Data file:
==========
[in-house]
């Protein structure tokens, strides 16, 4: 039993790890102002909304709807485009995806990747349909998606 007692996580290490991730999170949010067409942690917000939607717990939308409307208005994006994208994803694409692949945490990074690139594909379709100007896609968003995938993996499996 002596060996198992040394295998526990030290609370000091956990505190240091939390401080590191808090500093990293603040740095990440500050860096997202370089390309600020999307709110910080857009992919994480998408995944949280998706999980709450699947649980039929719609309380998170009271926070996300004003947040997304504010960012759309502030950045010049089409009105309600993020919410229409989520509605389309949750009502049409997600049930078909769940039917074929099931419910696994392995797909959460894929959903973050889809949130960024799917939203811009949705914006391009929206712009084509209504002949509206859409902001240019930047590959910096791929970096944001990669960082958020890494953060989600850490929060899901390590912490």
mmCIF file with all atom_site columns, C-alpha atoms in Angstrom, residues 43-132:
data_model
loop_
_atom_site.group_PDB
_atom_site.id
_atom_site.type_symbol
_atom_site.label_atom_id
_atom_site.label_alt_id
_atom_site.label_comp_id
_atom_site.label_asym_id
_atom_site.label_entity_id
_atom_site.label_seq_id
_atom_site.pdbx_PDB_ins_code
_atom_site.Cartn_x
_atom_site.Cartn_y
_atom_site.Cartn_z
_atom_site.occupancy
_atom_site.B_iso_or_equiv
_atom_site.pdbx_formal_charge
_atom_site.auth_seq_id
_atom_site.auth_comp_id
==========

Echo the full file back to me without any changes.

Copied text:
[in-house]
């Protein structure tokens, strides 16, 4: 039993790890102002909304709807485009995806990747349909998606 007692996580290490991730999170949010067409942690917000939607717990939308409307208005994006994208994803694409692949945490990074690139594909379709100007896609968003995938993996499996 002596060996198992040394295998526990030290609370000091956990505190240091939390401080590191808090500093990293603040740095990440500050860096997202370089390309600020999307709110910080857009992919994480998408995944949280998706999980709450699947649980039929719609309380998170009271926070996300004003947040997304504010960012759309502030950045010049089409009105309600993020919410229409989520509605389309949750009502049409997600049930078909769940039917074929099931419910696994392995797909959460894929959903973050889809949130960024799917939203811009949705914006391009929206712009084509209504002949509206859409902001240019930047590959910096791929970096944001990669960082958020890494953060989600850490929060899901390590912490």
mmCIF file with all atom_site columns, C-alpha atoms in Angstrom, residues 43-132:
data_model
loop_
_atom_site.group_PDB
_atom_site.id
_atom_site.type_symbol
_atom_site.label_atom_id
_atom_site.label_alt_id
_atom_site.label_comp_id
_atom_site.label_asym_id
_atom_site.label_entity_id
_atom_site.label_seq_id
_atom_site.pdbx_PDB_ins_code
_atom_site.Cartn_x
_atom_site.Cartn_y
_atom_site.Cartn_z
_atom_site.occupancy
_atom_site.B_iso_or_equiv
_atom_site.pdbx_formal_charge
_atom_site.auth_seq_id
_atom_site.auth_comp_id